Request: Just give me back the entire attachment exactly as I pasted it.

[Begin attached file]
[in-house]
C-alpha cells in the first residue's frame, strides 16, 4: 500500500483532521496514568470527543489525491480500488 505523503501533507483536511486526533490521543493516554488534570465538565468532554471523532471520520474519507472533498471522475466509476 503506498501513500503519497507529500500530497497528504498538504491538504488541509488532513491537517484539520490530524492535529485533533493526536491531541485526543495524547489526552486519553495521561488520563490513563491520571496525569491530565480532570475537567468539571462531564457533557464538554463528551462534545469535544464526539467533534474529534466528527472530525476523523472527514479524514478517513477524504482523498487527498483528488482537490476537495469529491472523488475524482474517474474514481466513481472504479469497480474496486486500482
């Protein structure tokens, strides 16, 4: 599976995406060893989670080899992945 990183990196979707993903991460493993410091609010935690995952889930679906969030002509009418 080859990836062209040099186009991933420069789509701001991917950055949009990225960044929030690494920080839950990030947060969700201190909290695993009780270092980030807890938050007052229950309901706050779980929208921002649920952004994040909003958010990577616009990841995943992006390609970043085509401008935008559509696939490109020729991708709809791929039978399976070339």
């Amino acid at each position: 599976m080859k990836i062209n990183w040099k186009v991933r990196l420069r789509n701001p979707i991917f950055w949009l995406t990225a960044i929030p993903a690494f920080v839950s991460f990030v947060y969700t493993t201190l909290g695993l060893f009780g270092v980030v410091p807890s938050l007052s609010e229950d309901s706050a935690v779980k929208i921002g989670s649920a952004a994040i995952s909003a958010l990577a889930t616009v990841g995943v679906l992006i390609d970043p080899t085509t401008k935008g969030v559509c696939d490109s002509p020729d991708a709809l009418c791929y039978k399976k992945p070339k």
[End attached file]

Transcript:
[in-house]
C-alpha cells in the first residue's frame, strides 16, 4: 500500500483532521496514568470527543489525491480500488 505523503501533507483536511486526533490521543493516554488534570465538565468532554471523532471520520474519507472533498471522475466509476 503506498501513500503519497507529500500530497497528504498538504491538504488541509488532513491537517484539520490530524492535529485533533493526536491531541485526543495524547489526552486519553495521561488520563490513563491520571496525569491530565480532570475537567468539571462531564457533557464538554463528551462534545469535544464526539467533534474529534466528527472530525476523523472527514479524514478517513477524504482523498487527498483528488482537490476537495469529491472523488475524482474517474474514481466513481472504479469497480474496486486500482
């Protein structure tokens, strides 16, 4: 599976995406060893989670080899992945 990183990196979707993903991460493993410091609010935690995952889930679906969030002509009418 080859990836062209040099186009991933420069789509701001991917950055949009990225960044929030690494920080839950990030947060969700201190909290695993009780270092980030807890938050007052229950309901706050779980929208921002649920952004994040909003958010990577616009990841995943992006390609970043085509401008935008559509696939490109020729991708709809791929039978399976070339």
């Amino acid at each position: 599976m080859k990836i062209n990183w040099k186009v991933r990196l420069r789509n701001p979707i991917f950055w949009l995406t990225a960044i929030p993903a690494f920080v839950s991460f990030v947060y969700t493993t201190l909290g695993l060893f009780g270092v980030v410091p807890s938050l007052s609010e229950d309901s706050a935690v779980k929208i921002g989670s649920a952004a994040i995952s909003a958010l990577a889930t616009v990841g995943v679906l992006i390609d970043p080899t085509t401008k935008g969030v559509c696939d490109s002509p020729d991708a709809l009418c791929y039978k399976k992945p070339k």